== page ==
Dopamine is implicated in reward-seeking, which is why it can be hard for people to tear themselves away from a situation or behaviour if it gives them a dopamine rush. It is also self-reinforcing. The more times people experience the behaviour, the more dopamine is released, and the more driven they are to return to the behaviour.
Research has found common brain activities between video game disorders (belonging to the cluster of behavioural addictions) and substance use disorders. It has been observed that the level of dopamine released in the ventral striatum when playing a competition-like video game is comparable to that provoked by psycho-stimulant drugs.
The Pandemic Effect
Due to Covid-related social restrictions in the last two years, many teenagers have only “hung out” with their classmates in the digital sphere, either via social media or through video games. The pandemic has compelled us to drift away from the regular educational system featuring spacious school campuses, playgrounds and sports.
Psychiatrist Dr Shoaib Ahmed says, “Our world has shrunk to our screens. We do not let our children go out and play with peers due to health concerns, but rather encourage them to entertain themselves indoors by playing games on their gadgets. We should put a brake on these games or give some sort of alternative to children.
“If parents see any warning signs, they must consult a mental health professional for early intervention,” says Ahmed, who is executive director at the Institute of Behavioural Sciences in Karachi.
However, it cannot be denied that our pandemic lives today are irrevocably tethered to the digital world. Severing this tie might lead to a worsening of mental health and increased isolation.
Hiba Khalid is another clinical psychologist and also an avid gamer. She says, “In my experience, one’s frustration and aggressive tendencies sublimate through video games. While playing online games, you get a sense of achievement if you are on a winning streak, or playing with your squad.”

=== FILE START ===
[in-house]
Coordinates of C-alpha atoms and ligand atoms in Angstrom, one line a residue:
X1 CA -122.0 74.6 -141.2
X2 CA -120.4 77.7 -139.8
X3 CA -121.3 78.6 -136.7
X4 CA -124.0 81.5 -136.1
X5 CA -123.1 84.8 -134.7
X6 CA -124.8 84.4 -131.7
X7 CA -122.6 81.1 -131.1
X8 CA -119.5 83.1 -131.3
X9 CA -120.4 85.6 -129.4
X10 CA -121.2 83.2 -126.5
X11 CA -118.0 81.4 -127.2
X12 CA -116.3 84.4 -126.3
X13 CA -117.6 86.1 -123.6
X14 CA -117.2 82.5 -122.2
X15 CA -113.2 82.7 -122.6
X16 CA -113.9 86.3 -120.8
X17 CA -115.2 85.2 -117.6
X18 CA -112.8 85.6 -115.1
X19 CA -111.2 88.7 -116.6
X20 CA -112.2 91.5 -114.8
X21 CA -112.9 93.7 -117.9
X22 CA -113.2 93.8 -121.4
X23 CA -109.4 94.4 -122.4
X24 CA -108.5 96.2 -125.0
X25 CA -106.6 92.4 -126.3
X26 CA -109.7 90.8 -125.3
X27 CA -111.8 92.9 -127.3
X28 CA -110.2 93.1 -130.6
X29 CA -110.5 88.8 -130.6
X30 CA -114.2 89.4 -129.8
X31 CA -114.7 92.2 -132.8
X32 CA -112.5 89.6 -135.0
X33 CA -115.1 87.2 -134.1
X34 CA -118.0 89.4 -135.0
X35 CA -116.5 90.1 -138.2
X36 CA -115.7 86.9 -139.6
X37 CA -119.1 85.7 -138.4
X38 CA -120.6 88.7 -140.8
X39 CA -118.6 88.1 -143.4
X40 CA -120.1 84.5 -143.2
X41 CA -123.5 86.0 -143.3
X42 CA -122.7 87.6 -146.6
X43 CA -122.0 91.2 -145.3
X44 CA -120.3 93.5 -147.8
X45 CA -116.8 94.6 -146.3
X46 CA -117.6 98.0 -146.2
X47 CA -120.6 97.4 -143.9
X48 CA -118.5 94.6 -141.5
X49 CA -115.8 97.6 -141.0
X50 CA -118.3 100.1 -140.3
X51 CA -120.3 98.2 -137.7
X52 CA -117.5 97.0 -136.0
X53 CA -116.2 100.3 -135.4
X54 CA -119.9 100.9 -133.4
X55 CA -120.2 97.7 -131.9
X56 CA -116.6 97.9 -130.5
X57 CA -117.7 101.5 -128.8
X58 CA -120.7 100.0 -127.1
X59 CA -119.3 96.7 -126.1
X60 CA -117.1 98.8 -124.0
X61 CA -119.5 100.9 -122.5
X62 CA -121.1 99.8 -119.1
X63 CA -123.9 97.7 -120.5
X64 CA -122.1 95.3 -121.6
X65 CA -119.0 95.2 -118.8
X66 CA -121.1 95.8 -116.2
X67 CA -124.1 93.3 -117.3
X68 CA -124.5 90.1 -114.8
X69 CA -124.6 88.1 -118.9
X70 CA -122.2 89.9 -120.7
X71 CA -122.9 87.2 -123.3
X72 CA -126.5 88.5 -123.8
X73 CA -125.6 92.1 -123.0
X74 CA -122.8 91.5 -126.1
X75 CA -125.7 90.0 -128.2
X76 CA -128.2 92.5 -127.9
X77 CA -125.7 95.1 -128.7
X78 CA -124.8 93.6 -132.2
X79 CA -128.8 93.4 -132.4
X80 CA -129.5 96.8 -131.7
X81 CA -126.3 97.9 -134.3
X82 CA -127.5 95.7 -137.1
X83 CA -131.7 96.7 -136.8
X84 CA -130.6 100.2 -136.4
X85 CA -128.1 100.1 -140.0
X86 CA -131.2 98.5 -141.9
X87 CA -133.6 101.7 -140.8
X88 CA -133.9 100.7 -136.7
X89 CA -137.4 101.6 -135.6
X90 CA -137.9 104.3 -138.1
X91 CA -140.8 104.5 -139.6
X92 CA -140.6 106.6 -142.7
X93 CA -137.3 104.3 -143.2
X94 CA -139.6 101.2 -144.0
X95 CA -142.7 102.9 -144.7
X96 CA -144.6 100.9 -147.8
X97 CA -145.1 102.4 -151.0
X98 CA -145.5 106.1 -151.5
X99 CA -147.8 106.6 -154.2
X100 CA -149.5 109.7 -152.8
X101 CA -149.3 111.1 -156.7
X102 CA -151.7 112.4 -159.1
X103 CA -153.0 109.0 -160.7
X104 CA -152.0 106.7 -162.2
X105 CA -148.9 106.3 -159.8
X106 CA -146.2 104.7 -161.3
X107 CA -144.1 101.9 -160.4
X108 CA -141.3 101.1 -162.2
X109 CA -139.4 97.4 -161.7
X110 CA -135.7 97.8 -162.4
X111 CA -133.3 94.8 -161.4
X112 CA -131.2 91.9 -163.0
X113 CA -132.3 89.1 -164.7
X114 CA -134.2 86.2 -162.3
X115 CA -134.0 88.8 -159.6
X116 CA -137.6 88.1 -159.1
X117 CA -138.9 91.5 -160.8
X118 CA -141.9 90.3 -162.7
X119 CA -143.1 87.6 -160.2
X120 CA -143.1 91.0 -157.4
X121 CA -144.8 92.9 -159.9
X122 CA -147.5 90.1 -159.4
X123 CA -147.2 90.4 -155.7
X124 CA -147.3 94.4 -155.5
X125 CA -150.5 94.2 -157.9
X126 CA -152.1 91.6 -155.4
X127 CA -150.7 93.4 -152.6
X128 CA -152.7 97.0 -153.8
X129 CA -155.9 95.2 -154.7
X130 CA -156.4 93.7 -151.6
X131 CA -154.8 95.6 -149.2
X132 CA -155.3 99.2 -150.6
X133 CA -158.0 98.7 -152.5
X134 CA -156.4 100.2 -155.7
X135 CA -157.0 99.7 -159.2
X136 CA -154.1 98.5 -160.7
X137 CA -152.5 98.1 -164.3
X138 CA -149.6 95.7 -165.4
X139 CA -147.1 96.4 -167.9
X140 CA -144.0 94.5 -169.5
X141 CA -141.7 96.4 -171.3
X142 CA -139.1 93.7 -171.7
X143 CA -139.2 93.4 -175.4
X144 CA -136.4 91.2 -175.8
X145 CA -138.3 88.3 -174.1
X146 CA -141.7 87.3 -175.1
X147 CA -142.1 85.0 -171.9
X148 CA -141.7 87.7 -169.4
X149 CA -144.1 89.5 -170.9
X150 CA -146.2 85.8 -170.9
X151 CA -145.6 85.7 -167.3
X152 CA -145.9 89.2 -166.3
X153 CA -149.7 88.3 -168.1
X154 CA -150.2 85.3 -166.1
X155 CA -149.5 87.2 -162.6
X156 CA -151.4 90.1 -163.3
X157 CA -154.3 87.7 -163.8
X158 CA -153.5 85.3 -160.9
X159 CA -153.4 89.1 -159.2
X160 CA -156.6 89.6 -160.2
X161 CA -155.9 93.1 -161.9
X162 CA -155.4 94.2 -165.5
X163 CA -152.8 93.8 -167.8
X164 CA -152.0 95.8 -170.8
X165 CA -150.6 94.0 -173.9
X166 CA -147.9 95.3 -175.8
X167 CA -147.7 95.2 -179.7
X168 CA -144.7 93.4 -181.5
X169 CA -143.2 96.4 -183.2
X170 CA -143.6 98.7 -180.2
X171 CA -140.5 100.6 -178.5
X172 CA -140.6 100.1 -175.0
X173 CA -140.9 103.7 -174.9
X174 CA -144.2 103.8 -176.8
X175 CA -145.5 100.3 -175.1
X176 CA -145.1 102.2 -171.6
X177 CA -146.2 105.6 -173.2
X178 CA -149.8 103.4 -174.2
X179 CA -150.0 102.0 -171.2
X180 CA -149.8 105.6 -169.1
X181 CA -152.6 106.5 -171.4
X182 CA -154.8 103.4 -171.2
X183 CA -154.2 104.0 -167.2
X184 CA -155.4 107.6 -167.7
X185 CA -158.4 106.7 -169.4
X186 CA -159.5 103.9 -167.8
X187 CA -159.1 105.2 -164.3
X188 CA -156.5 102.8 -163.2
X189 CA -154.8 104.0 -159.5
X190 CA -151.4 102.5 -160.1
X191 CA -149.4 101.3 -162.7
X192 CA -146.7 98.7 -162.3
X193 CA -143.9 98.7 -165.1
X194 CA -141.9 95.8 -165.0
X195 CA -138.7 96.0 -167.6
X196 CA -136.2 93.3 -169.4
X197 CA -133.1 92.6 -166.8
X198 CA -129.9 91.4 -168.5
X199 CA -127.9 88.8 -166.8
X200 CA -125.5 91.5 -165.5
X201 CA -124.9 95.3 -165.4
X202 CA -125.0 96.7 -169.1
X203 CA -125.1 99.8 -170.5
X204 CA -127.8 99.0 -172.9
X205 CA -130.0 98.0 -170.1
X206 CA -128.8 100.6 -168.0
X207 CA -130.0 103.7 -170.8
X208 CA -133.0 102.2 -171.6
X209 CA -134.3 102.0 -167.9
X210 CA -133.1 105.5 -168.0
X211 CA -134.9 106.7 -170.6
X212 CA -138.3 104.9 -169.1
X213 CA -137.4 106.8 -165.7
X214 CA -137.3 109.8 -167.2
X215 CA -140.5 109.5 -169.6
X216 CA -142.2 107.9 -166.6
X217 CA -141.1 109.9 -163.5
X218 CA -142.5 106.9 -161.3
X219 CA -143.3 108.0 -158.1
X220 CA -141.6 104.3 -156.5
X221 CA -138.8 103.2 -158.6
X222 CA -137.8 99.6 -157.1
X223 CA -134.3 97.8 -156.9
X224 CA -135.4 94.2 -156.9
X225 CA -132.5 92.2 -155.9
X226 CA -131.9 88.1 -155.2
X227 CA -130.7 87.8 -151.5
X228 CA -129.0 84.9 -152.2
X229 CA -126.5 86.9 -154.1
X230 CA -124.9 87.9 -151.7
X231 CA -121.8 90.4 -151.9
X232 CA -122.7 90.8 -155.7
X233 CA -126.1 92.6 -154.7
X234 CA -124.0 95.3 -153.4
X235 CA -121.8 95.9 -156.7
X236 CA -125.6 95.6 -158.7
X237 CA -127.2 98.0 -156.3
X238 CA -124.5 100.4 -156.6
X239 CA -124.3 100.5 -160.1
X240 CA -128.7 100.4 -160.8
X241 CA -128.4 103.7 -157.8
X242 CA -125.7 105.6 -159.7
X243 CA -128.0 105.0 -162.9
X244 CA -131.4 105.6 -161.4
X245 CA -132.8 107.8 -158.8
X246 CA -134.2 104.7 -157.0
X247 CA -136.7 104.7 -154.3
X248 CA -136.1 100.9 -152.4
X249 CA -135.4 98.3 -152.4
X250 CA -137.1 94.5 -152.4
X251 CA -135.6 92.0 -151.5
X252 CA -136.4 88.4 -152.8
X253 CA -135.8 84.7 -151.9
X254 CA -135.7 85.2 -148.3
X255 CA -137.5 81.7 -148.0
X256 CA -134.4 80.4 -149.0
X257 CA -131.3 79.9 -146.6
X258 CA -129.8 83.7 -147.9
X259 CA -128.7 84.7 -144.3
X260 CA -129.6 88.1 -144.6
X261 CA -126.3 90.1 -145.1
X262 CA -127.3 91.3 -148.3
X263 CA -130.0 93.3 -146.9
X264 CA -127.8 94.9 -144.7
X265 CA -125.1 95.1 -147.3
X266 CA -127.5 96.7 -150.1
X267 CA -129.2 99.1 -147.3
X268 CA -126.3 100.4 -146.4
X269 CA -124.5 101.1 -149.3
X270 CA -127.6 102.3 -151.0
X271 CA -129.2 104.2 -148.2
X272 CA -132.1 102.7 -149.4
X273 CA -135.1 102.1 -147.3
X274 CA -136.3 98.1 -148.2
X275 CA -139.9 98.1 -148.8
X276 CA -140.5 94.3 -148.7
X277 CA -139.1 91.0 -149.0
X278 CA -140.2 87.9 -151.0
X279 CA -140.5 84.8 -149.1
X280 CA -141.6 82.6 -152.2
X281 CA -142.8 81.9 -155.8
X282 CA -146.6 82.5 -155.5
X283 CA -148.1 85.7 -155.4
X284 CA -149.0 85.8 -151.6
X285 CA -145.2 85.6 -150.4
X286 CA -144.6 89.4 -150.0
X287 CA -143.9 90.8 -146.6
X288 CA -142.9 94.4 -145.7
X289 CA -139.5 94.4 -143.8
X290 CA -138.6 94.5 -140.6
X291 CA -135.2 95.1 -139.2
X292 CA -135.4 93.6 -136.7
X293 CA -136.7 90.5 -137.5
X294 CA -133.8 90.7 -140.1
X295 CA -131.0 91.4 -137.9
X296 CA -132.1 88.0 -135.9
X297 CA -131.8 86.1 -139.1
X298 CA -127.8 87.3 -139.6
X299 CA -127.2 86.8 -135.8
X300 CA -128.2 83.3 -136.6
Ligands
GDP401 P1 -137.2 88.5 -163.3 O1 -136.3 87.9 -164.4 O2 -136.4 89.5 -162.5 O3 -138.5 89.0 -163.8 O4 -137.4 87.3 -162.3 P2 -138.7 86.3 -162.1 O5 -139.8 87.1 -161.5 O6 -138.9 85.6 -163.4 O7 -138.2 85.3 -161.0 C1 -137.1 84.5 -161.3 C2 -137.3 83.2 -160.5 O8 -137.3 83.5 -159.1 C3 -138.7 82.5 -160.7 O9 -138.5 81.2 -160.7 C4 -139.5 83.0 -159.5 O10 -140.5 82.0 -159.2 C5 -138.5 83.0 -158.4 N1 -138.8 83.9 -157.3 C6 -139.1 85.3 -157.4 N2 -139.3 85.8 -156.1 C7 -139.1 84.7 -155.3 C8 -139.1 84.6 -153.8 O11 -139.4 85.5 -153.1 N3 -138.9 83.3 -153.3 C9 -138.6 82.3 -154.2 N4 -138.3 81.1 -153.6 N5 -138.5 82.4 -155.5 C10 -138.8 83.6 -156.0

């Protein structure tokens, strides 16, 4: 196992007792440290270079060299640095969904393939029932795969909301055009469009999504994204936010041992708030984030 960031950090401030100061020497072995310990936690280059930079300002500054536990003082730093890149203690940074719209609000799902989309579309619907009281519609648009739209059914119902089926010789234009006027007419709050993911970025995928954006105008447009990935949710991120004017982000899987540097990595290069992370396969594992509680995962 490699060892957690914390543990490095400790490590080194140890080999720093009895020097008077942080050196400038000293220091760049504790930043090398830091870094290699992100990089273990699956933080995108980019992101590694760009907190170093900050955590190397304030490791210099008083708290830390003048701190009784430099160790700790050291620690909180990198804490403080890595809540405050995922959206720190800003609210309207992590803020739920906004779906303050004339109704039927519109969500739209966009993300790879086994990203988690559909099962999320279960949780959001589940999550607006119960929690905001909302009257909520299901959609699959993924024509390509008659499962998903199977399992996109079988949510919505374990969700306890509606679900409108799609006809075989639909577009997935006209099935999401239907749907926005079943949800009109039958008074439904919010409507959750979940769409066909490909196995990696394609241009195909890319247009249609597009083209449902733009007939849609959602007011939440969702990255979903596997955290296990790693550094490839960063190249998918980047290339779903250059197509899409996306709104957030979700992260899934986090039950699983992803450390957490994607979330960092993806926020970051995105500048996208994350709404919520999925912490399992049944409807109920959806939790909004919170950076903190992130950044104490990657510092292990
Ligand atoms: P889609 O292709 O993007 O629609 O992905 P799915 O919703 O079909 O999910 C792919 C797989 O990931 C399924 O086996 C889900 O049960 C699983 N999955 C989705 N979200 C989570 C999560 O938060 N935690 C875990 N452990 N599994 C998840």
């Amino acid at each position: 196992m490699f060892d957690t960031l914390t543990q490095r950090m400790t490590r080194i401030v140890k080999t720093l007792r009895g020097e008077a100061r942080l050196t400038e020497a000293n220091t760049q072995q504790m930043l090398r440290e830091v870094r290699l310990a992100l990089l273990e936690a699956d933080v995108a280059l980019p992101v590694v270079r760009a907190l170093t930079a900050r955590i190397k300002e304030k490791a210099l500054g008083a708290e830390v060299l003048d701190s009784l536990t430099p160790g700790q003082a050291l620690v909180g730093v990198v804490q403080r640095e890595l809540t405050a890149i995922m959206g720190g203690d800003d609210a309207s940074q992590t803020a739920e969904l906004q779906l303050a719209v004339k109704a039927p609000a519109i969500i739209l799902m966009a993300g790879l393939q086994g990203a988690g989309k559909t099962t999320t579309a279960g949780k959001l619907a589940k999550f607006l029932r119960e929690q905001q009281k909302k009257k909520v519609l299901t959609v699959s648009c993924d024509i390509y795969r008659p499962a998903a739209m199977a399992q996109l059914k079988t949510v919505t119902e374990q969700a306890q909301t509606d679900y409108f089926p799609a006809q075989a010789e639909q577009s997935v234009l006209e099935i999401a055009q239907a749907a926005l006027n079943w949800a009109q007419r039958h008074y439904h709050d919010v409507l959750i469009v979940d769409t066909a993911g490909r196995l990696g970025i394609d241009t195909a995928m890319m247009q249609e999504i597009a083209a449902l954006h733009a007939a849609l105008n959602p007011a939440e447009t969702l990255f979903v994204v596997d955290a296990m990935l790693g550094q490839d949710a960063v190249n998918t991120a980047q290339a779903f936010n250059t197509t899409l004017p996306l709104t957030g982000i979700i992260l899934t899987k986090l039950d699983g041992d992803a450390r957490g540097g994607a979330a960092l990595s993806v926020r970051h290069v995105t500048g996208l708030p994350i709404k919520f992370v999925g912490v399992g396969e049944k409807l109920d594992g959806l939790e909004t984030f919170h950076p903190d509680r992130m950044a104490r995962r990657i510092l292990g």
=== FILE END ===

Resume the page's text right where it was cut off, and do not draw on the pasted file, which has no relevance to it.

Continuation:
Khalid shares her personal experience: “During Covid, since everyone was isolated, video games gave me a sense of connection, since many games now have voice chat options. Otherwise, I would have only stayed in touch with my friends through texting, which is pretty one-dimensional.”
However, the experience is not all positive. Khalid explains that, in online games, once you start losing rounds consecutively, negative feelings start building up, resulting in irritability and rage. “I have seen guys lose their cool and throw temper tantrums in this state,” she says. “Online games give your mood a boost until you are losing the rounds.”
Certain individuals are more likely than others to turn to video games or use them excessively. Such behavioural addiction is a maladaptive coping mechanism that arises when an individual is trying to avoid or escape an external stressor.
Children who depict violent behaviour usually also exhibit a cluster of other symptoms at home: domestic violence, dysfunctional parenting style, substance abuse. Oppositional defiant disorder and conduct disorder are common disruptive behaviour disorders seen in children and adolescents. They share similar symptoms, such as irritable mood, temper tantrums, aggression and defiance.
Such disorders often go undiagnosed and untreated, since parents believe that banning video games or not letting them meet their friends might fix their children’s problems.
The Associate Director of Counselling Services and Wellness Office at the Aga Khan University Hospital Dr Hadia Pasha urges us to look at the bigger picture. “In many cases of gaming addiction, there are other co-existing psychological conditions, such as depression, anxiety, obsessive-compulsive disorder, social anxiety, etc.” she says.
While gaming addiction by itself can lead to intensely adverse consequences, Dr Pasha emphasises that an extreme incident like that of the recent homicide warrants a deeper look into possible comorbidities —such as conduct disorder — that significantly increase the risk of harm or aggression.
It also brings to light the unfortunate failure to identify or treat mental health issues at the right time which, when overlooked, lead to such dire consequences.
The writer is a clinical associate psychologist and freelance journalist. She can be reached at firstname.lastname@example.org
Published in Dawn, EOS, February 13th, 2022